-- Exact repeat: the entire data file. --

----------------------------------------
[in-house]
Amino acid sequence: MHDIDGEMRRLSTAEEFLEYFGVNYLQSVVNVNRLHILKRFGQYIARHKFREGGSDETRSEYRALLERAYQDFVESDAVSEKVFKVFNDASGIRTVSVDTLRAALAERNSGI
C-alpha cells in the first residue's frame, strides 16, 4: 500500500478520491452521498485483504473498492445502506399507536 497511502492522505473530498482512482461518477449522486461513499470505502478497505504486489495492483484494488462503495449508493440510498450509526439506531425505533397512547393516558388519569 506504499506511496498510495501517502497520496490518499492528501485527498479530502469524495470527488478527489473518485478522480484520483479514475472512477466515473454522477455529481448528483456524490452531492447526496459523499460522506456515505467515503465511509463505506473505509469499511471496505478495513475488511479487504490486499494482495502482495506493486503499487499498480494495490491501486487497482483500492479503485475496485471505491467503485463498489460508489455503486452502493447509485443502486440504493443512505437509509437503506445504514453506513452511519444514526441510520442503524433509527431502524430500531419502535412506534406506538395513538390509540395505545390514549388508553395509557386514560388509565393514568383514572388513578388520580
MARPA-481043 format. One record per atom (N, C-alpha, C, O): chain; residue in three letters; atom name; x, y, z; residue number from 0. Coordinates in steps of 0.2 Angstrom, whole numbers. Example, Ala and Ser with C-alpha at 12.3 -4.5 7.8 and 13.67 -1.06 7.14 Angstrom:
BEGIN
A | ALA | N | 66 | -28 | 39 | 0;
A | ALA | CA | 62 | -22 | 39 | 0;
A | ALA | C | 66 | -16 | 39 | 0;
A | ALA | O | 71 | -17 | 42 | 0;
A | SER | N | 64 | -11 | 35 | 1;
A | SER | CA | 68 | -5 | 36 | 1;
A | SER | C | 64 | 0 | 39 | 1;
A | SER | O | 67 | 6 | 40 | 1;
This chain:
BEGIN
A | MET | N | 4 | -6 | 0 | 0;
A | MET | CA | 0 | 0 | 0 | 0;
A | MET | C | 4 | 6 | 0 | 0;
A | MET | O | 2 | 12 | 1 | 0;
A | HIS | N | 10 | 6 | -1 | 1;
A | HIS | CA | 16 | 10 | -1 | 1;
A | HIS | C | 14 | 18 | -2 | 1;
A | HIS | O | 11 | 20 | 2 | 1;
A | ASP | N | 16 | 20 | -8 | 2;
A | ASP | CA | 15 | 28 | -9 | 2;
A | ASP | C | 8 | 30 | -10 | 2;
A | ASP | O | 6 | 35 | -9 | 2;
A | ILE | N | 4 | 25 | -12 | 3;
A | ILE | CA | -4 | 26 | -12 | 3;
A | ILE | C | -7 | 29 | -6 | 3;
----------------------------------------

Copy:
[in-house]
Amino acid sequence: MHDIDGEMRRLSTAEEFLEYFGVNYLQSVVNVNRLHILKRFGQYIARHKFREGGSDETRSEYRALLERAYQDFVESDAVSEKVFKVFNDASGIRTVSVDTLRAALAERNSGI
C-alpha cells in the first residue's frame, strides 16, 4: 500500500478520491452521498485483504473498492445502506399507536 497511502492522505473530498482512482461518477449522486461513499470505502478497505504486489495492483484494488462503495449508493440510498450509526439506531425505533397512547393516558388519569 506504499506511496498510495501517502497520496490518499492528501485527498479530502469524495470527488478527489473518485478522480484520483479514475472512477466515473454522477455529481448528483456524490452531492447526496459523499460522506456515505467515503465511509463505506473505509469499511471496505478495513475488511479487504490486499494482495502482495506493486503499487499498480494495490491501486487497482483500492479503485475496485471505491467503485463498489460508489455503486452502493447509485443502486440504493443512505437509509437503506445504514453506513452511519444514526441510520442503524433509527431502524430500531419502535412506534406506538395513538390509540395505545390514549388508553395509557386514560388509565393514568383514572388513578388520580
MARPA-481043 format. One record per atom (N, C-alpha, C, O): chain; residue in three letters; atom name; x, y, z; residue number from 0. Coordinates in steps of 0.2 Angstrom, whole numbers. Example, Ala and Ser with C-alpha at 12.3 -4.5 7.8 and 13.67 -1.06 7.14 Angstrom:
BEGIN
A | ALA | N | 66 | -28 | 39 | 0;
A | ALA | CA | 62 | -22 | 39 | 0;
A | ALA | C | 66 | -16 | 39 | 0;
A | ALA | O | 71 | -17 | 42 | 0;
A | SER | N | 64 | -11 | 35 | 1;
A | SER | CA | 68 | -5 | 36 | 1;
A | SER | C | 64 | 0 | 39 | 1;
A | SER | O | 67 | 6 | 40 | 1;
This chain:
BEGIN
A | MET | N | 4 | -6 | 0 | 0;
A | MET | CA | 0 | 0 | 0 | 0;
A | MET | C | 4 | 6 | 0 | 0;
A | MET | O | 2 | 12 | 1 | 0;
A | HIS | N | 10 | 6 | -1 | 1;
A | HIS | CA | 16 | 10 | -1 | 1;
A | HIS | C | 14 | 18 | -2 | 1;
A | HIS | O | 11 | 20 | 2 | 1;
A | ASP | N | 16 | 20 | -8 | 2;
A | ASP | CA | 15 | 28 | -9 | 2;
A | ASP | C | 8 | 30 | -10 | 2;
A | ASP | O | 6 | 35 | -9 | 2;
A | ILE | N | 4 | 25 | -12 | 3;
A | ILE | CA | -4 | 26 | -12 | 3;
A | ILE | C | -7 | 29 | -6 | 3;